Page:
For the latest iteration of its enterprise application and data integration platform, WSO2 has created petite versions of all its components that can run smoothly in a microservices environment.
Along with the WSO2 Integration Agile Platform, users have the option of running pared-down and microservices-tuned containerized versions of the software’s API gateway, enterprise service bus, identity server and stream processor. By slimming these components, they can boot up much more rapidly, within a few seconds, rather than the 40 second boot time typically required for the full versions.
The company announced these new features at the company’s WSO2Con user conference, being held this week in San Francisco.
WSO2’s enterprise service bus (ESB), which is software that facilitates communications between multiple endpoints, has all the features that would be required to coordinate a microservices-based system. “The one problem we had had putting it in microservices environment was start-up time,” explained Isuru Udana, WSo2 senior technical lead.
Unlike, say, an enterprise Java environment run under an ESB, container-based microservices are always being set up, shut-down and moved around depending on the amount of work the system is getting.
Integration is hot again — @Gartner_inc says half of all the work and costs for digital platform development projects will go into data and app integration— @TylerJewell #WSO2Con @wso2 #sponsored pic.twitter.com/VrkIYvk74z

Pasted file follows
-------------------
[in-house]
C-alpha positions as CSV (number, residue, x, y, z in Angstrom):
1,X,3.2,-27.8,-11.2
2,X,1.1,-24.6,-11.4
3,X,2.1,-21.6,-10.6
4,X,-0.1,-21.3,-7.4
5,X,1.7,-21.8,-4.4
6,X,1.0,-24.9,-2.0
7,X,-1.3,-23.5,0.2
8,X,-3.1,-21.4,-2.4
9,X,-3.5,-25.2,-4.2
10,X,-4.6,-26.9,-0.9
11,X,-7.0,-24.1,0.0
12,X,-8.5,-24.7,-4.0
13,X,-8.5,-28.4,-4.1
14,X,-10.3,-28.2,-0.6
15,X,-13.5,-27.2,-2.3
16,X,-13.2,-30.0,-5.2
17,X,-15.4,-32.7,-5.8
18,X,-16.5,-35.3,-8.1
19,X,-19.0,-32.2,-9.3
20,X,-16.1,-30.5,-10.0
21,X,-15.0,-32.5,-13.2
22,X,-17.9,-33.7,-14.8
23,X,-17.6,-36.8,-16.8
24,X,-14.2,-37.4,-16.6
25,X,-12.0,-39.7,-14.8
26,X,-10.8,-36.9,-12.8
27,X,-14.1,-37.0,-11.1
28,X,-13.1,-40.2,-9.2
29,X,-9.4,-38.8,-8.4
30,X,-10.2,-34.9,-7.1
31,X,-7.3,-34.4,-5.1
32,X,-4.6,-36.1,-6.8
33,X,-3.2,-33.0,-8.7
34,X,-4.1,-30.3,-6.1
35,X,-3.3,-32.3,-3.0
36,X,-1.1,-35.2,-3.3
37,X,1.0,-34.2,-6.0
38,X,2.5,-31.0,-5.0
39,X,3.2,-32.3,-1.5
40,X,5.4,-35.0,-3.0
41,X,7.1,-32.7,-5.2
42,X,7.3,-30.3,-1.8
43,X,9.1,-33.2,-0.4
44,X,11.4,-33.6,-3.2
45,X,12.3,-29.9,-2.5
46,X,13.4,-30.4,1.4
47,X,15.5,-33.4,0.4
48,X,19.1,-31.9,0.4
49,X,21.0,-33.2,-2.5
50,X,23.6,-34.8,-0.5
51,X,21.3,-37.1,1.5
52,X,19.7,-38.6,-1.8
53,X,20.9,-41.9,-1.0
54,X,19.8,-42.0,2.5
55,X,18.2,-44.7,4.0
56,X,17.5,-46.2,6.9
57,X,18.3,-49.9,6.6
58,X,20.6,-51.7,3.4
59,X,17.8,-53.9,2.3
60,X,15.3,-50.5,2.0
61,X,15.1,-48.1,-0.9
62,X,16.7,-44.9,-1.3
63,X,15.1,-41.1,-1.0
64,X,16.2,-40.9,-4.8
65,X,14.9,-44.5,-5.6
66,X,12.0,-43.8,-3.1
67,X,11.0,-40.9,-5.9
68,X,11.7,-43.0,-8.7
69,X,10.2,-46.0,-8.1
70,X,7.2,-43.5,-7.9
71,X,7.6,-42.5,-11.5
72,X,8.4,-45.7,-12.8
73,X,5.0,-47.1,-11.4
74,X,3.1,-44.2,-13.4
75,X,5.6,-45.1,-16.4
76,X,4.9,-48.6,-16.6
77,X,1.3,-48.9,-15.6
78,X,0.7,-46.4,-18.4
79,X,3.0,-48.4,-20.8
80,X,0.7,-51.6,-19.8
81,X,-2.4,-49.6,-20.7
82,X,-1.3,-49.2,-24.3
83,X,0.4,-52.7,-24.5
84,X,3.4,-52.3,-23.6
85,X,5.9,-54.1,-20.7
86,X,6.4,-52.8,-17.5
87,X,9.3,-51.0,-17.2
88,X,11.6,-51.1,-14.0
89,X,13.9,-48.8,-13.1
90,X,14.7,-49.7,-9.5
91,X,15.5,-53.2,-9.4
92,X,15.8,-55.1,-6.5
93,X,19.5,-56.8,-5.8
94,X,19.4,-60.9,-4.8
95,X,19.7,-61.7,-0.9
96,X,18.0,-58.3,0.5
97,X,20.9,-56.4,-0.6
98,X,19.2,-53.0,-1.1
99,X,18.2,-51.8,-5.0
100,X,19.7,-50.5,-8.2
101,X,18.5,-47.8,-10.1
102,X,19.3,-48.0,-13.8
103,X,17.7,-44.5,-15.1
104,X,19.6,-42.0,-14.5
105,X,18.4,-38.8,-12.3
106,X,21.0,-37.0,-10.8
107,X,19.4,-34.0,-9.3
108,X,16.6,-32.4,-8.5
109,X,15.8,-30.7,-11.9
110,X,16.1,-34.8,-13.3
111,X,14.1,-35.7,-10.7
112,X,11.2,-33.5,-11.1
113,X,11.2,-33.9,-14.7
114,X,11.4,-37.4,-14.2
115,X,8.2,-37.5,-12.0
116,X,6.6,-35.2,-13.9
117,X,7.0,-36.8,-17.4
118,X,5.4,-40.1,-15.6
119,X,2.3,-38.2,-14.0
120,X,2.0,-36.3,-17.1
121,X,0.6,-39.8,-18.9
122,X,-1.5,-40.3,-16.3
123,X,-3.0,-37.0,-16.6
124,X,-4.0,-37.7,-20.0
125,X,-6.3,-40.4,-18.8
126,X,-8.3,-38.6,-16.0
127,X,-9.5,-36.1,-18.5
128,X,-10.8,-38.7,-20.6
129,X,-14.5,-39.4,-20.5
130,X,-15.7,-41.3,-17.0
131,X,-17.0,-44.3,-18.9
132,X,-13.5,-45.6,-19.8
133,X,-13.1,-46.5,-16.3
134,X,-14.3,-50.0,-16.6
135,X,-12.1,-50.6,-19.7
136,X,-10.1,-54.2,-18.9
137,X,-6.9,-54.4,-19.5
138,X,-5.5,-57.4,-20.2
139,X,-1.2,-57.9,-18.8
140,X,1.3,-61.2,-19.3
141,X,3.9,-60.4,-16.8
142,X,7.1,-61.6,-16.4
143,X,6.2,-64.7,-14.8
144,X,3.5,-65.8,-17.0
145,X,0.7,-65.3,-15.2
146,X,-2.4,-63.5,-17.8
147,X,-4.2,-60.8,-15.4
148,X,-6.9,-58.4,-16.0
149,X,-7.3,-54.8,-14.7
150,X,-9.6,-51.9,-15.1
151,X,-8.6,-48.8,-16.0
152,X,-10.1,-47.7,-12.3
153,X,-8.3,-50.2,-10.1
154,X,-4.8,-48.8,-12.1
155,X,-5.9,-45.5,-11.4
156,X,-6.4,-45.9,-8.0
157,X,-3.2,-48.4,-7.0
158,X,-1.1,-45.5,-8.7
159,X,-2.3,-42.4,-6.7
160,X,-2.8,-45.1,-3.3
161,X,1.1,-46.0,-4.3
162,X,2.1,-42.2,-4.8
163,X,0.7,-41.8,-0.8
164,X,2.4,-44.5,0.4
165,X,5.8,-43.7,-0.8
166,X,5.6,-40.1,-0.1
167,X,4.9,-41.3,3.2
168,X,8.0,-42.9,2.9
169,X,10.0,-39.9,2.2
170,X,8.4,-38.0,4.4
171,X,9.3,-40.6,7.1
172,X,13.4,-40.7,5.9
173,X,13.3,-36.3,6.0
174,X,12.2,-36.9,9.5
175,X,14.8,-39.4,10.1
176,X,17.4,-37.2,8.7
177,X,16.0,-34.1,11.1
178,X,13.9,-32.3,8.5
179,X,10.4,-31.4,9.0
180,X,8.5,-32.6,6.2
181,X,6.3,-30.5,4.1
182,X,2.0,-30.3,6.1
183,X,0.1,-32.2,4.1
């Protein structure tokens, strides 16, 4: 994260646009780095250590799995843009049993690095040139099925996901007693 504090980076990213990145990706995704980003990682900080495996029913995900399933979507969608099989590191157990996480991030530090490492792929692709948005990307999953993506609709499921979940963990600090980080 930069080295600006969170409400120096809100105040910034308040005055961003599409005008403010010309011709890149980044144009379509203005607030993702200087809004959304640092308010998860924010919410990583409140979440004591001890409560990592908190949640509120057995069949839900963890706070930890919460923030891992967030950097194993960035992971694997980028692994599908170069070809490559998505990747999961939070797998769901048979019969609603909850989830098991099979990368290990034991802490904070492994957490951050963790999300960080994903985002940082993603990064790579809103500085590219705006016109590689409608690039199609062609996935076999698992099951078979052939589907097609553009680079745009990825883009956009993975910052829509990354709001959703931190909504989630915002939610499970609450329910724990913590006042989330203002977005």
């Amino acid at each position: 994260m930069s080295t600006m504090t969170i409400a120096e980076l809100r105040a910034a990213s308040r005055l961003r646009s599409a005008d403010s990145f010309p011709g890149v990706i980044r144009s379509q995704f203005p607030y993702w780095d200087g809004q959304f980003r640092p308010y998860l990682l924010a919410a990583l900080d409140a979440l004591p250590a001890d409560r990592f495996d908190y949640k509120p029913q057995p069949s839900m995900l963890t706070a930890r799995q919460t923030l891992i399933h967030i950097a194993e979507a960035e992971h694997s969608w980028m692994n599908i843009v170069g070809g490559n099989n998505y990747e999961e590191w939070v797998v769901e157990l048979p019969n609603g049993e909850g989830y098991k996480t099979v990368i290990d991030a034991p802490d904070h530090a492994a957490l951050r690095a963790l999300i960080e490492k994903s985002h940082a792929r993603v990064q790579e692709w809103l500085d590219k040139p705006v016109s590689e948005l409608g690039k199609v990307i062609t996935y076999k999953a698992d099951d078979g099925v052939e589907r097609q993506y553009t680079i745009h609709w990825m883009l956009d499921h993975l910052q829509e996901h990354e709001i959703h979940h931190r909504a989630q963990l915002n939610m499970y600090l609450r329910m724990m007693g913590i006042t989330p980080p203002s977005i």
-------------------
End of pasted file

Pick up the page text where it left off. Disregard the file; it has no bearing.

— The New Stack (@thenewstack) July 16, 2018
With this faster bootup, the software can keep pace with the dynamic nature of the microservices environment. These components can then be attached to microservices as sidecars, allowing the organization to set up a fully defined microservices system with these components handling the messaging, identity management and other common functionality.
The specific components offered in a slim-down form factor are:
- API Microgateway can “serve as a dedicated proxy for a microservice, a sidecar for a microservice running on the same host, or an API hub that proxies one or more microservices,” according to WSO2 promotional material.
- Stream Processor, for analytics, is “a lightweight runtime that can run in distributed deployments using Kafka and container-native environments, such as Kubernetes.”It offers message tracing across microservices using the OpenTracing standard.
- MicroESB, a lightweight mediation runtime that includes all core mediation capabilities.
- Identity Server manages user identities, global authorization policies, and acting as a trust broker for user identities across enterprise-level trust boundaries.
In order to pare down the ESB software, WSO2 removed some of the features not typically required for microservices work such as support for multitenancy environments, where multiple isolated namespaces are created. But the core features of the ESB remain intact for the micro edition, such as transformation, orchestration, protocol switching and routing, Udana explained.
In a microservices setup, each microservice would get, as a sidecar container its own ESB and other required components, and that microservice would speak only with that sidecar. Although this approach will probably vary from set-up to set-up, in general, this approach would be a decentralized architecture, with the business logic encapsulated in the MicroESBs.
WSO2 is a sponsor of The New Stack.
Feature image: For the kickoff of WSO2Con, WSO2 hired Brazilian drum dancers to show how sexy integration has gotten again.